By Chris Lane
By Jef With One F
By Chris Lane
By Olivia Flores Alvarez
By Angelica Leicht
By Jef Rouner
By Jef With One F
By Jef With One F
Before he died of congestive heart failure in March 1992, Richard Brooks, director of The Blackboard Jungleand In Cold Blood, used to tell this story. It takes place sometime in the late 1940s, when Brooks was ascending royalty in Hollywood; after all, he'd written John Huston's Key Largo, starring Bogie and Bacall, and for his labors he had a suite of offices on the Columbia Pictures lot and a stable of secretaries. He was leaving the lot one night when he spied an old, maybe homeless man loitering about. The man approached Brooks and spoke to him in a gruff voice.
"You're Richard Brooks, you're Richard Brooks," he kept saying. "I got ideas for stories. I got ideas." He demanded Brooks get him an office. Something about the badgering codger struck him as familiar.
"Are you David Wark Griffith?" Brooks asked, and indeed, standing before him hand out was D.W. Griffith, director of The Birth of a Nationand Intoleranceand some 540 other features and one-reelers that dated back to 1908.
"Yes, goddamnit, and I can make contributions!" Griffith told Brooks. "All I want is an office!" Some 40 years after his first film, this is what had become of the man who co-founded United Artists in 1919, the visionary about whom Cecil B. DeMille once said, "He taught us how to photograph thought." He had been reduced to begging for work, and Brooks was eager to oblige. He went to the head of the studio and demanded another office and secretary. The boss asked whom it was for, and Brooks told him.
"Absolutely not," he answered. "He's nothing but a pain in the ass, that old man." Griffith was turned out and thrown away.
"And he started the movie business," says Ron Shelton, writer and director of such films as Bull Durhamand White Men Can't Jump and Tin Cup and an old friend of Brooks', who once told Shelton this very tale. "Is that an unbelievable story? If D.W. Griffith can't get an office..."
Shelton's voice trails off, as though still flabbergasted and insulted. Over dinners before his death, Brooks used to teach Shelton lots of things--including how disposable the director was and remains in Hollywood. The difference is, back in the '40s there were studio heads to reckon with; today, the studio boss is some bookkeeping dilettante, and he's likely based overseas. Back then, studios were in the movie business; today, studios are small parts of giant multinationals that sell everything from CDs to cable-network programming to elementary-school textbooks--and they're messy parts, at that. Warner Bros. made money for AOL Time Warner last year, and still that company's stock plummets. Last May, AOL Time Warner's stock sold for $58.51; today, it's worth less than half that. "The film division of Warner Brothers is a pain in the ass for AOL Time Warner," Shelton says, with a roaring laugh.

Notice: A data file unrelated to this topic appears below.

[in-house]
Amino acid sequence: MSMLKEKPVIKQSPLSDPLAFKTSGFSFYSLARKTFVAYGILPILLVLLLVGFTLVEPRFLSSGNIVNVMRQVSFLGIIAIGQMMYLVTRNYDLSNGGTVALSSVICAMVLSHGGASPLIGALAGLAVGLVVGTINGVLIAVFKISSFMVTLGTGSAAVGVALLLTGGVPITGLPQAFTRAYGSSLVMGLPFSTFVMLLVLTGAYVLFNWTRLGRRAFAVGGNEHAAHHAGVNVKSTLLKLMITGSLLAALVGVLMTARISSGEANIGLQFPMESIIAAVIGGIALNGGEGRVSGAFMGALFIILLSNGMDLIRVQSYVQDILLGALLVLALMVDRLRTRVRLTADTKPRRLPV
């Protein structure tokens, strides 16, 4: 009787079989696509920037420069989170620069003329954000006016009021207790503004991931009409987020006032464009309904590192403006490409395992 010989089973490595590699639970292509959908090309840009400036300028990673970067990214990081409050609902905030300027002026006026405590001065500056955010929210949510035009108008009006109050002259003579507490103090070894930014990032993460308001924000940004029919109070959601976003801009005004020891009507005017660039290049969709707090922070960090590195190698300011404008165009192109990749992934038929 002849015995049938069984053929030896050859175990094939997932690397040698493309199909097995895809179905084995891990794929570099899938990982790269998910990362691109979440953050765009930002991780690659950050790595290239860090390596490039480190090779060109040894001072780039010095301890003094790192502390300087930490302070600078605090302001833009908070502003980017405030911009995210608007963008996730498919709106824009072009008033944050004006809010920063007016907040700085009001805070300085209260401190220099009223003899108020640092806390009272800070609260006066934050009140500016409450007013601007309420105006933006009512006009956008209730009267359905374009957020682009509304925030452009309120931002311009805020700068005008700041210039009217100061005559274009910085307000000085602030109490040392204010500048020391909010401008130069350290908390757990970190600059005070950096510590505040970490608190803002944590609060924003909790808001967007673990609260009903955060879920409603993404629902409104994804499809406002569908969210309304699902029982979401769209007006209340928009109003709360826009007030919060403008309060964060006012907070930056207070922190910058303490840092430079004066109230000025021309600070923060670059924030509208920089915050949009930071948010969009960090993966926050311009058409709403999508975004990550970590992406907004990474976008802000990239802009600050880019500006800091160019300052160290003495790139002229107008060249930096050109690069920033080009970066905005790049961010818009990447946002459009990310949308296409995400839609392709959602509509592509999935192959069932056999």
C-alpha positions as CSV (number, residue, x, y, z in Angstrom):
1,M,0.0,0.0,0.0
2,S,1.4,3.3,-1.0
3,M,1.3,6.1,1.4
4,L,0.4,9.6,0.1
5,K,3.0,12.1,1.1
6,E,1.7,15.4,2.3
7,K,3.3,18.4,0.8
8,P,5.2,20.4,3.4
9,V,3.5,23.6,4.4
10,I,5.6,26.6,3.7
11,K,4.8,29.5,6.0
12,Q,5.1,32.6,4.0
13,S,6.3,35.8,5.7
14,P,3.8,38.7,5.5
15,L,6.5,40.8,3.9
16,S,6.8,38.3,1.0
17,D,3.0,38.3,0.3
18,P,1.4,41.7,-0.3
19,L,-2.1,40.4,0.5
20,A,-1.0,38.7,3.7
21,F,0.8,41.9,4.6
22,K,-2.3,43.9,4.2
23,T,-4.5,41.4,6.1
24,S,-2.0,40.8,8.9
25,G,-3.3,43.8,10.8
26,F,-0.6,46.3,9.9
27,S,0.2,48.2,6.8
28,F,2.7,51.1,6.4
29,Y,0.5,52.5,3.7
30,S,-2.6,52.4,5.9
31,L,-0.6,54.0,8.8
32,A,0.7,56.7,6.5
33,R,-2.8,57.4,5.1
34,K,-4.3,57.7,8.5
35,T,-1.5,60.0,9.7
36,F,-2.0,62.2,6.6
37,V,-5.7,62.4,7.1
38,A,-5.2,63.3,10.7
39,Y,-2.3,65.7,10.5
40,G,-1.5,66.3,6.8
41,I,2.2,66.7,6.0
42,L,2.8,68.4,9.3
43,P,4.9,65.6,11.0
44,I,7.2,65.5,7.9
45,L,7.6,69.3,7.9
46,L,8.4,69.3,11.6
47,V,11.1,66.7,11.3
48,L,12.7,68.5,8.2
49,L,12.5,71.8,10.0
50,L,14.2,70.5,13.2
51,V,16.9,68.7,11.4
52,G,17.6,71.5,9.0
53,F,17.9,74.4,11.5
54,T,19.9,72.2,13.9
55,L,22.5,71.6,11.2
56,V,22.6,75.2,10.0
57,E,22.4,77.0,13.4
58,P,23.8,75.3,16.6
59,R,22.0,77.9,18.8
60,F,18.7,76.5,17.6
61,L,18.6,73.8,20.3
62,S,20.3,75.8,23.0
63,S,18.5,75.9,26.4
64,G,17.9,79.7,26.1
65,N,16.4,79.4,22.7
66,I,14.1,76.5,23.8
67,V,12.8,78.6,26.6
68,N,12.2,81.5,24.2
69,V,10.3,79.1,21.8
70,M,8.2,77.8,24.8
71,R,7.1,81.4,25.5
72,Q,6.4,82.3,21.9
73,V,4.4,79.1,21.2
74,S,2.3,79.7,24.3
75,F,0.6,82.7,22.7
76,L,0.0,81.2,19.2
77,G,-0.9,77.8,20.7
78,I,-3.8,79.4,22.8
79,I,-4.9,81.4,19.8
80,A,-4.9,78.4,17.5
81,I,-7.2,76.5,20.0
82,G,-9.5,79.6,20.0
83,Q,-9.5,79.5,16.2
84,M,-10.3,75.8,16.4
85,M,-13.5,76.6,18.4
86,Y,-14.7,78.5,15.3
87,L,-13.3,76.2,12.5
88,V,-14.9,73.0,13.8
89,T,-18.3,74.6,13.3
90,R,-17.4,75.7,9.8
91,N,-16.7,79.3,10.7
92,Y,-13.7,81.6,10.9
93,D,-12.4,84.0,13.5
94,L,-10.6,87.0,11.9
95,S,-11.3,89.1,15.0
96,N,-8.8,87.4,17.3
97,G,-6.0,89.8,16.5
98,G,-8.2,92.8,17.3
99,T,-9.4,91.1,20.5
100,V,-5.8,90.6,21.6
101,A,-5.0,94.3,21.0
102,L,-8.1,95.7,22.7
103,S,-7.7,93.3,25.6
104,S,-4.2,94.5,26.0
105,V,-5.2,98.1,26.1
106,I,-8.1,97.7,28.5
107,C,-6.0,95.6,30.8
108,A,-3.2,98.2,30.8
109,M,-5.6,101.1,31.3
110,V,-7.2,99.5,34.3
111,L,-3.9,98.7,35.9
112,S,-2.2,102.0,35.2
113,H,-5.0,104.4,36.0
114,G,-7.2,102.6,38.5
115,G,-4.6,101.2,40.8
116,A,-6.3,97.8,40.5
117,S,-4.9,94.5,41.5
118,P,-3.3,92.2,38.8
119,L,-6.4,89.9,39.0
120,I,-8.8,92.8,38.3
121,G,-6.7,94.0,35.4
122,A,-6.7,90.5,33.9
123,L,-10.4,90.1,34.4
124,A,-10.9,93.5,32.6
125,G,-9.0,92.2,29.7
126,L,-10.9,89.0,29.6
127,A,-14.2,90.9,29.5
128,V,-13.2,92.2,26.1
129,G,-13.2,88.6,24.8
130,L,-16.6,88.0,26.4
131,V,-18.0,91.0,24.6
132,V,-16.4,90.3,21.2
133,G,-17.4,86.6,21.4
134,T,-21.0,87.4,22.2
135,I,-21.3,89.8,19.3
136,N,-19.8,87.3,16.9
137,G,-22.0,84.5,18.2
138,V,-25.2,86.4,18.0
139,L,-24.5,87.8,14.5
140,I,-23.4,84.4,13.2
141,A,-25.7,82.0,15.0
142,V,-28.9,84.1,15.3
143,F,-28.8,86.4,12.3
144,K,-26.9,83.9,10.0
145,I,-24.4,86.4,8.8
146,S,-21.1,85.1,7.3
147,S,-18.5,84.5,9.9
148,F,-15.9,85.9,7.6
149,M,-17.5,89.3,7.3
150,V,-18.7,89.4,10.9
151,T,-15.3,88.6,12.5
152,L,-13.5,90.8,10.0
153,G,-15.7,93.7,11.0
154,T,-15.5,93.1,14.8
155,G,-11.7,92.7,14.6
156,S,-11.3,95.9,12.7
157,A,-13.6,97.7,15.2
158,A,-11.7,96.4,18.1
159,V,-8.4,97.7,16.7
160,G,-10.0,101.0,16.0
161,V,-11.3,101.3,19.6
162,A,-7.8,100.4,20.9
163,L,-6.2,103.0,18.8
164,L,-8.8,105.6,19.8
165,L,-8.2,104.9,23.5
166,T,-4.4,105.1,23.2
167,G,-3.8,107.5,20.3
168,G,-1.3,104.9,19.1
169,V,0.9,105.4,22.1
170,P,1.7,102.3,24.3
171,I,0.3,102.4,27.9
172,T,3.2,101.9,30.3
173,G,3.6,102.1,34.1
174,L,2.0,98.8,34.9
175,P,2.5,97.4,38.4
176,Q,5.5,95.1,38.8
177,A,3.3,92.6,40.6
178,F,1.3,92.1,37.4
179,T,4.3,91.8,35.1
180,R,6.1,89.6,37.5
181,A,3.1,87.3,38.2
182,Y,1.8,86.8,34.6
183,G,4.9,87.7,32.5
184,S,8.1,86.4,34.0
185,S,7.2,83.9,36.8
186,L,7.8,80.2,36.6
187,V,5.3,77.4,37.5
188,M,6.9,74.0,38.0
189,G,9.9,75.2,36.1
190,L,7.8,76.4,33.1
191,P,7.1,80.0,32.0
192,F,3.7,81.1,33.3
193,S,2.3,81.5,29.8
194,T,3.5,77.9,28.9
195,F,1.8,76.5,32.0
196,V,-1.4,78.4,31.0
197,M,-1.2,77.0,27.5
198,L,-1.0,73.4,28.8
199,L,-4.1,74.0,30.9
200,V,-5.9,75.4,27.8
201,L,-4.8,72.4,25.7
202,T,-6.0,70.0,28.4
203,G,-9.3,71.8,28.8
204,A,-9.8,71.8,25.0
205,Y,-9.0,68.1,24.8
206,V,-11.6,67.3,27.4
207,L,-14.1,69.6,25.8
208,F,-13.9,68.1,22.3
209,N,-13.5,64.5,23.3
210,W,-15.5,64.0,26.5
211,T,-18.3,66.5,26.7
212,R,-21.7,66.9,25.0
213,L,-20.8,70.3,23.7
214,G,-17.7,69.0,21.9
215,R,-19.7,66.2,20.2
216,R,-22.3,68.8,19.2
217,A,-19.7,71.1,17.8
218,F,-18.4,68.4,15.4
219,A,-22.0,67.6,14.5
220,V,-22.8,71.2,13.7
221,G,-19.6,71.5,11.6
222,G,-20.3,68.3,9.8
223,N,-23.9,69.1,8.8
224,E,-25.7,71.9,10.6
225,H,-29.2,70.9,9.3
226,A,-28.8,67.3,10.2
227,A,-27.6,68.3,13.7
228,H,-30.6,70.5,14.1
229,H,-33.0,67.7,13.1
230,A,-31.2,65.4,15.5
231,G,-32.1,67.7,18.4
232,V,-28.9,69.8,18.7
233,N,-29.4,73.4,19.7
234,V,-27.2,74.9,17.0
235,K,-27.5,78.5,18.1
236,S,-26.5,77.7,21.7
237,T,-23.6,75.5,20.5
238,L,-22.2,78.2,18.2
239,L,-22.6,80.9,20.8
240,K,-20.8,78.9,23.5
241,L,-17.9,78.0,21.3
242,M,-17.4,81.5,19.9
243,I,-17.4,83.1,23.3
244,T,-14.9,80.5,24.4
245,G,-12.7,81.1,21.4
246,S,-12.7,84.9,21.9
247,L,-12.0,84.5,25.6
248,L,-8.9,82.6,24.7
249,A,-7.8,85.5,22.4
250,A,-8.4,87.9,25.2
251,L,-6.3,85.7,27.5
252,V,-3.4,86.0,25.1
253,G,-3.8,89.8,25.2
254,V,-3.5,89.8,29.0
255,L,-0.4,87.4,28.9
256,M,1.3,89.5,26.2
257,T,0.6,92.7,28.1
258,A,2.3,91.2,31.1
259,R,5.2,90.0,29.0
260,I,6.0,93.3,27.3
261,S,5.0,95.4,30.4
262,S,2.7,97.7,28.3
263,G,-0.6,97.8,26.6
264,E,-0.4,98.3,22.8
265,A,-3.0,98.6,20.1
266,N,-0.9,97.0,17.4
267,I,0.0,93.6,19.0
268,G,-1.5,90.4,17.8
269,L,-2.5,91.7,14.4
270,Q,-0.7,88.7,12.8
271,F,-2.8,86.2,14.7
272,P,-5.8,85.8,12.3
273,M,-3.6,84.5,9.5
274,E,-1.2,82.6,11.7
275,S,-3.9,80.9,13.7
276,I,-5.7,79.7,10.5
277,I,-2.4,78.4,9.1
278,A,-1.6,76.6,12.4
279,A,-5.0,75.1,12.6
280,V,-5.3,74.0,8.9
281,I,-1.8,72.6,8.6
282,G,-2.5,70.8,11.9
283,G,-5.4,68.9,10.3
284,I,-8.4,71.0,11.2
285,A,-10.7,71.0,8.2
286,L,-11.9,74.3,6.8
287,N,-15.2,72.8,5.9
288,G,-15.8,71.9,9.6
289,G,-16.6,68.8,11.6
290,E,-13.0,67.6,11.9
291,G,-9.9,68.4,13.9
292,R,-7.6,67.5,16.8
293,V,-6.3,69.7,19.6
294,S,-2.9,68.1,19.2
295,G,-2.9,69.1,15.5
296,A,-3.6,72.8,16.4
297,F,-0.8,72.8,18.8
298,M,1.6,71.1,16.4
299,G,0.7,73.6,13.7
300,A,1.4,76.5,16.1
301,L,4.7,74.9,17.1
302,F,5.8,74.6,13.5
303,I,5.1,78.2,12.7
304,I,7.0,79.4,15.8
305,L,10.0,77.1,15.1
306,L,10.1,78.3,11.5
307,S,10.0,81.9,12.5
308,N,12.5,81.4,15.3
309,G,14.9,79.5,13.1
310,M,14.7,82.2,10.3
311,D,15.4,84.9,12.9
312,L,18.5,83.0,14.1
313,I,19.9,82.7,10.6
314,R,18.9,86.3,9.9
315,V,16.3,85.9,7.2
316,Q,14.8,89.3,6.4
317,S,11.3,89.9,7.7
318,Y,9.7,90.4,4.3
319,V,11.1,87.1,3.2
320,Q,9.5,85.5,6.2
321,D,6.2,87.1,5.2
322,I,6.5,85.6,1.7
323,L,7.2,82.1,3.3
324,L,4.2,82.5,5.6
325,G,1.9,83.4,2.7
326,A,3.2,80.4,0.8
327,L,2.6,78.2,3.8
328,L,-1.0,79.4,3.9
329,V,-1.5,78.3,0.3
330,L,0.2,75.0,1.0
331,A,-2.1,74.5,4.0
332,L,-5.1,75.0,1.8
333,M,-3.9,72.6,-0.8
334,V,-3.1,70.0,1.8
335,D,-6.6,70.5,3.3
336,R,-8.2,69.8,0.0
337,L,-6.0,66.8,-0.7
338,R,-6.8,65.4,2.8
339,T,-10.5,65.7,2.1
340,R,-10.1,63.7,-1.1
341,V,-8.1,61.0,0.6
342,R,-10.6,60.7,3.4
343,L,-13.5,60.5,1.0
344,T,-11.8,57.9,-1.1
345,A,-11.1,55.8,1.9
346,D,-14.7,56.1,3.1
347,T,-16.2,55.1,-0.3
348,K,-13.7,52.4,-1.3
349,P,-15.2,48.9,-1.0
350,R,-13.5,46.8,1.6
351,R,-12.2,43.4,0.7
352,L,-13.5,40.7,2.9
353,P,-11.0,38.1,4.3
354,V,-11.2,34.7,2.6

"I can't figure out how anything gets made these days," the writer-director continues. "It's a mind-blower out here, dealing with the new corporatization. The studios, as recently as a few years ago, were run by kinda wonderful, crazy characters who were entrepreneurs and gamblers and larger than life and lived and died by their own whims. Now, it's all socorporate and formulaic that it's very hard to get a picture through that isn't pre-processed and isn't a connect-the-dots kinda thing. That's why you go to these movies and go, 'Why did they make that?'"
Or, why didn'tthey make that? The 56-year-old Shelton has in his desk three scripts he is dying to get made; that he can't find a studio, big or small, interested in them speaks volumes about the current state of the movie business. If Shelton, a visionary in a world of near-sighted accountants and attorneys playing Thalberg, can't get his pictures made, what hope is there for the bright comer trying to crash the golden gates of a studio system designed to keep out such dreamers?
Next week, MGM's home-video division will release a special-edition DVD of Shelton's directorial debut, Bull Durham, still the best sports film ever made. In 1988, the movie almost didn't get made: Shelton, a former minor-league ballplayer and novice screenwriter (he penned 1983's Under Fire, starring Nick Nolte as a combat photojournalist), shopped the script around to every studio--twice--before finally persuading producer Thom Mount to fork over the meager $7 million he needed. (In the United States, the film grossed $50 million at the box office and $22 million more on video). Shelton also had trouble convincing the money people he had the right cast: Kevin Costner wasn't yet a bankable leading man; Susan Sarandon, who started making movies in 1970, was considered over-the-hill, and Tim Robbins' biggest role to that point had been as the lead in Howard the Duck.
But if Bull Durhamwas hard to make then, it would be damned near impossible to get greenlit in the current market. Today, the economics wouldn't be right for a major studio to bankroll it--primarily, because sports films do not play well overseas, and foreign sales account for about 70 percent of the budget of any studio-released or studio-financed film that costs more than $8 million.